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Astebreed PC Review: Stunning Shmup Action

Edelweiss' latest title for PC is an impressively cinematic shoot 'em up that offers a considerable amount of depth beneath the eye candy.

This article first appeared on USgamer, a partner publication of VG247. Some content, such as this article, has been migrated to VG247 for posterity after USgamer's closure - but it has not been edited or further vetted by the VG247 team.

There's an assumption among certain quarters of the gaming community at large that small-scale, independently developed games can never quite match the sheer audio-visual spectacle that triple-A offers.

To those people -- and to anyone else who likes a cracking good time -- I present to you Edelweiss' Astebreed, the most spectacular, beautiful shoot 'em up I've seen for a good long while.

Edelweiss, for the unfamiliar, is a Japanese doujin (independent) developer that, prior to Astebreed, has brought two PC games -- Fairy Bloom Freesia and Ether Vapor Remaster -- to the West via localizers and distributors. Both of these titles are extremely technically proficient, happily running at a blistering 60+ frames per second at full 1920x1080 HD resolution even on a modest rig. Each of them is also a really solid game in its own right -- Ether Vapor Remaster is a scrolling shmup that uses its 3D graphics to shift between perspectives during gameplay, while Fairy Bloom Freesia is an enjoyable platform brawler starring an adorable little fairy girl with a penchant for punching everything in the face.

And so we come to the company's most recent Western release, Astebreed. Taking its cues from Ether Vapor Remaster, Astebreed is once again a shmup that features dynamic, sweeping camera angles that pan, swoop and zoom around during gameplay, effortlessly shifting the action from top-down to side-on to into-the-screen 3D and back again without missing a beat. While visually spectacular to watch, even if you're not playing, the times when the perspective changes and the camera swishes around are consistently and sensibly timed to coincide with brief -- often much-needed -- moments of downtime in the action. In other words, the sheer visual spectacle of the game doesn't come at the expense of gameplay or the ability to see what is going on; instead, it makes the whole thing into a distinctly cinematic experience, a feeling further compounded by the enjoyable, interesting and dramatic but unobtrusive plot that is threaded through the course of the game's six stages.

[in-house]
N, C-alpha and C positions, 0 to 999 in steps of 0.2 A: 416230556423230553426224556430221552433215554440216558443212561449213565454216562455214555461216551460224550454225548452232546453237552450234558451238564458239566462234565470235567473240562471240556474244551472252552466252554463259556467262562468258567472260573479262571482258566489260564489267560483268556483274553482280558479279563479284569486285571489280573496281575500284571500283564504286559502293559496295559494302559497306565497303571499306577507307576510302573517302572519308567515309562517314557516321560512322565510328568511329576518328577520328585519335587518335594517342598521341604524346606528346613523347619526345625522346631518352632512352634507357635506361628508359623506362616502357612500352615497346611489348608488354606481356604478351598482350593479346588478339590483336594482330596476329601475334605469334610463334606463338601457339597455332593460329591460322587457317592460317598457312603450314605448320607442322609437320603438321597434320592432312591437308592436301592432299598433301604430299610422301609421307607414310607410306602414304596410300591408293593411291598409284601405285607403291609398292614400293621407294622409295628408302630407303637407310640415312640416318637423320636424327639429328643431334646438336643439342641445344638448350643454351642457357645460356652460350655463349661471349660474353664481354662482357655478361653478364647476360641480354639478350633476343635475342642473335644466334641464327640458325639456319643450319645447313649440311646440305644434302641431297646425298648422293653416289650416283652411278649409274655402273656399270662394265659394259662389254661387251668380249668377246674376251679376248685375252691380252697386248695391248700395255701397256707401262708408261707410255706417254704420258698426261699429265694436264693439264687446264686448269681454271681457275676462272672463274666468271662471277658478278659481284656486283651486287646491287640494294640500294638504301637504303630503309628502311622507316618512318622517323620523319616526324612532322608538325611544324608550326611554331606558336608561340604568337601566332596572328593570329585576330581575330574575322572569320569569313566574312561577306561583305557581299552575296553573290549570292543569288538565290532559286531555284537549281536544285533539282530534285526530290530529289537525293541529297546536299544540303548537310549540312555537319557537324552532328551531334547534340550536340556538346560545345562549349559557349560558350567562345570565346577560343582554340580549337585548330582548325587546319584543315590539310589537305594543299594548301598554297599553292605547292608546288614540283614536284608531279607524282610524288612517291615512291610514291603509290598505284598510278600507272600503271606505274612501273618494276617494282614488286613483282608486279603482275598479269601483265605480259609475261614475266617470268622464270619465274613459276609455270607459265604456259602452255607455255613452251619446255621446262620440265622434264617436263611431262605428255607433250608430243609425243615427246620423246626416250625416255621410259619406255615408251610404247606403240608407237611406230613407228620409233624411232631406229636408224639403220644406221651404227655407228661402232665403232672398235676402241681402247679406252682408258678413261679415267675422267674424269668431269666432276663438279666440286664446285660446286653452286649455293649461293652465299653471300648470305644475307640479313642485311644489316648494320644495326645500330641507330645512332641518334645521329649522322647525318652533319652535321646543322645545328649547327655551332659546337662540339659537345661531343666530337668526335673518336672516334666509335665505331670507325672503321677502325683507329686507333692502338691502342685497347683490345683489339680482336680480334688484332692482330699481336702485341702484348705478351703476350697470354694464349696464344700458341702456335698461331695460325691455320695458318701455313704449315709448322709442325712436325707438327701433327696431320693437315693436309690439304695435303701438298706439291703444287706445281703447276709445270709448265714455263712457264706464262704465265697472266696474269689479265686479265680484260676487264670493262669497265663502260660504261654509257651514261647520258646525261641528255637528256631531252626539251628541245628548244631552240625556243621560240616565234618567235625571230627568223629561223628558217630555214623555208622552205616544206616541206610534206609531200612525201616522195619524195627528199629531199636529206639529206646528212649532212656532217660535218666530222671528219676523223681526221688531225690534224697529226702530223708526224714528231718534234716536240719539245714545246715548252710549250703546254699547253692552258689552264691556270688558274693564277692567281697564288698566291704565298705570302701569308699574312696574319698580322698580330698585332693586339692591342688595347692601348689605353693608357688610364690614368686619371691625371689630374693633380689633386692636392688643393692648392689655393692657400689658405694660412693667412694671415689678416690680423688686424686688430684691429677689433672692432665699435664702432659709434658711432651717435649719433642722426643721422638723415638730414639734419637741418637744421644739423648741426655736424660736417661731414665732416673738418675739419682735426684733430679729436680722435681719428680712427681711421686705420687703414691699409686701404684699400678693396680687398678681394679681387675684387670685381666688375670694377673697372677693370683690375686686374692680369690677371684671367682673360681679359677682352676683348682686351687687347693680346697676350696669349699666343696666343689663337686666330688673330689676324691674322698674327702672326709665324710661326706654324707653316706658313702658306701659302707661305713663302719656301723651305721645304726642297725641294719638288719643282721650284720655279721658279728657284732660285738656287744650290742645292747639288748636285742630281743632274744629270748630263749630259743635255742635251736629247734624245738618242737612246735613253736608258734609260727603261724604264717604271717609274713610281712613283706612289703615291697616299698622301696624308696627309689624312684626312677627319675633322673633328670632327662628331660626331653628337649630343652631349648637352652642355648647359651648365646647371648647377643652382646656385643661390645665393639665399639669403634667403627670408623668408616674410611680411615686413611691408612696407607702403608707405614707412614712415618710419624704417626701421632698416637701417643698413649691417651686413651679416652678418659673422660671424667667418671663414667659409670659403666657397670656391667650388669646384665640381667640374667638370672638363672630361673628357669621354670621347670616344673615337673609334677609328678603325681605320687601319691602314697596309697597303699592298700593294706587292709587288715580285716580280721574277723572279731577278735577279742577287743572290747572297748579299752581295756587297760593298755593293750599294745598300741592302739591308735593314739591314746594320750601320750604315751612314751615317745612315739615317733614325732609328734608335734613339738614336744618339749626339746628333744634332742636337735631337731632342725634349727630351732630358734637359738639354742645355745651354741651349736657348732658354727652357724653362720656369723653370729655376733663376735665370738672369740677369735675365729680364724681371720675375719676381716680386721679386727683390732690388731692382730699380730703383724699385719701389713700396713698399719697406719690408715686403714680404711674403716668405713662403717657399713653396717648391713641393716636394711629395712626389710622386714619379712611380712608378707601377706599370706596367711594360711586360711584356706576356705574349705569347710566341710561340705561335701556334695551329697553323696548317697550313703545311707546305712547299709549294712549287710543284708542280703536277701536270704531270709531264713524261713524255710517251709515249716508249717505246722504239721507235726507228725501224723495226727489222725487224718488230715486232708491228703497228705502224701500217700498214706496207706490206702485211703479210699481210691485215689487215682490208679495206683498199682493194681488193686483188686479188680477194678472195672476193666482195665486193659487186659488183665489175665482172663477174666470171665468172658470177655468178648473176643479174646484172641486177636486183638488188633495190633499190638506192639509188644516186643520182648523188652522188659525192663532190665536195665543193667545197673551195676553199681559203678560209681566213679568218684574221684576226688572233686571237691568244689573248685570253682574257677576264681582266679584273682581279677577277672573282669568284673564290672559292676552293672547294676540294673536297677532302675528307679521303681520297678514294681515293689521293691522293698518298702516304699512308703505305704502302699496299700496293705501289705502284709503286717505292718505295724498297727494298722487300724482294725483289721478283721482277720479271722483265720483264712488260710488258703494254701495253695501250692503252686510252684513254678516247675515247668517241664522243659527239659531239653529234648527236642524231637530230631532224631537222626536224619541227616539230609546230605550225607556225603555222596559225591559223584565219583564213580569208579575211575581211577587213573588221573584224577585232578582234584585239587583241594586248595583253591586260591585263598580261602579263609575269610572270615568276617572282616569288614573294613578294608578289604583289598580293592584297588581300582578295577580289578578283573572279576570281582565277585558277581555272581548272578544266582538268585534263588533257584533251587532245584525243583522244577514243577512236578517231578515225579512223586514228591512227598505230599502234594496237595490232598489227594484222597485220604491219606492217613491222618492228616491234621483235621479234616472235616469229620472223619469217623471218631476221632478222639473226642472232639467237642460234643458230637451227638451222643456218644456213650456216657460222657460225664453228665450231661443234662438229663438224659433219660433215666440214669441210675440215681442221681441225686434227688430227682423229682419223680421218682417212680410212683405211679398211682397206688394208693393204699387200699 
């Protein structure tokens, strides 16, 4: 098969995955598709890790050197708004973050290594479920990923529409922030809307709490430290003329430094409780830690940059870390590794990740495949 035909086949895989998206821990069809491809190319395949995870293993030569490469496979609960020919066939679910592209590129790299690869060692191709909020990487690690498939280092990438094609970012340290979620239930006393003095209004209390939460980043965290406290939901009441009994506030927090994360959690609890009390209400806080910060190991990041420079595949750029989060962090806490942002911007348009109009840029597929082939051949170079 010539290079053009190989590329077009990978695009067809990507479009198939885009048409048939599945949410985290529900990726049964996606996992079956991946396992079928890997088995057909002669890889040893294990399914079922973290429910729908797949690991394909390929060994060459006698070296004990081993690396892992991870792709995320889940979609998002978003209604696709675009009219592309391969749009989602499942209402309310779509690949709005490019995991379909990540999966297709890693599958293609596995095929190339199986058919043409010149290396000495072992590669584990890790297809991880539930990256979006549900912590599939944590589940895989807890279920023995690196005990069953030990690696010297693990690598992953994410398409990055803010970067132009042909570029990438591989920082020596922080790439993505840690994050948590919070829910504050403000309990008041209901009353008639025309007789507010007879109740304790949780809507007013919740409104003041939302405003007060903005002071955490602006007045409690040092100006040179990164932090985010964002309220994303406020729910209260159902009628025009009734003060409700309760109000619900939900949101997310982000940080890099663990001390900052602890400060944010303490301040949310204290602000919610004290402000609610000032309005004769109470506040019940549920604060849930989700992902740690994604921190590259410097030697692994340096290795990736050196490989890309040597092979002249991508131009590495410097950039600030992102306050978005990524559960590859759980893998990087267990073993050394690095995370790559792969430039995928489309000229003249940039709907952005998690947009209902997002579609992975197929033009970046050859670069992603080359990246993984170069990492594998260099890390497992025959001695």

Taking on the role of a mecha pilot named Roy, the narrative tells a creative sci-fi tale about an mysterious, threatening alien force known as the Filune. Accompanied by Fiona, a young girl forever modified by human experimentation to effectively become part of the Xbreed mecha's weaponry system, Roy must battle his way through swarms of enemies to discover the truth behind the disappearance of Fiona's sister -- and the invasion of the Filune. The whole story is short -- you'll probably complete it in about an hour and a half on your first runthrough if your skill level is anything like mine (i.e. not terribly high) -- but it's well-paced, packing as much drama into its six chapters as more sprawling games do across 30 or 40 hours.

The story is enjoyable, interesting, well-told and well-acted by the Japanese voice actors, but there's one minor niggle with it: there's a lot of dialogue that unfolds in the thick of the action, and unless you speak Japanese fluently enough to be able to understand it without reading subtitles, you're almost definitely going to miss some of it amid all the chaos. The subtitles are relegated to the bottom-left corner of the screen, which ensures they don't get in the way of the action, but also makes it difficult to give any attention to them while you're fighting. It's a minor issue -- and once you start playing for high scores rather than the story, you can turn all the dialogue off anyway -- but it did detract very slightly from the otherwise immaculately presented drama of the tale the game tells.

Gameplay-wise, Astebreed is an interesting beast. The Xbreed is armed with two different types of long-range "shot" attacks -- one fires in a spread pattern, while the other focuses the same amount of bullets into a more concentrated, focused area -- and a sword for melee attacks. Both types of shot can be "locked on" by holding the respective button down -- locking on the spread shots allows you to target enemies anywhere in a circular area around you, while locking on the focused shot allows you to target anything within a fairly narrow cone in the direction you press -- and different types of attacks can be used to nullify certain types of bullets. You also have a special "EX Attack" when you've built up enough energy, and this in turn has three different means of execution, each of which has its own unique benefits.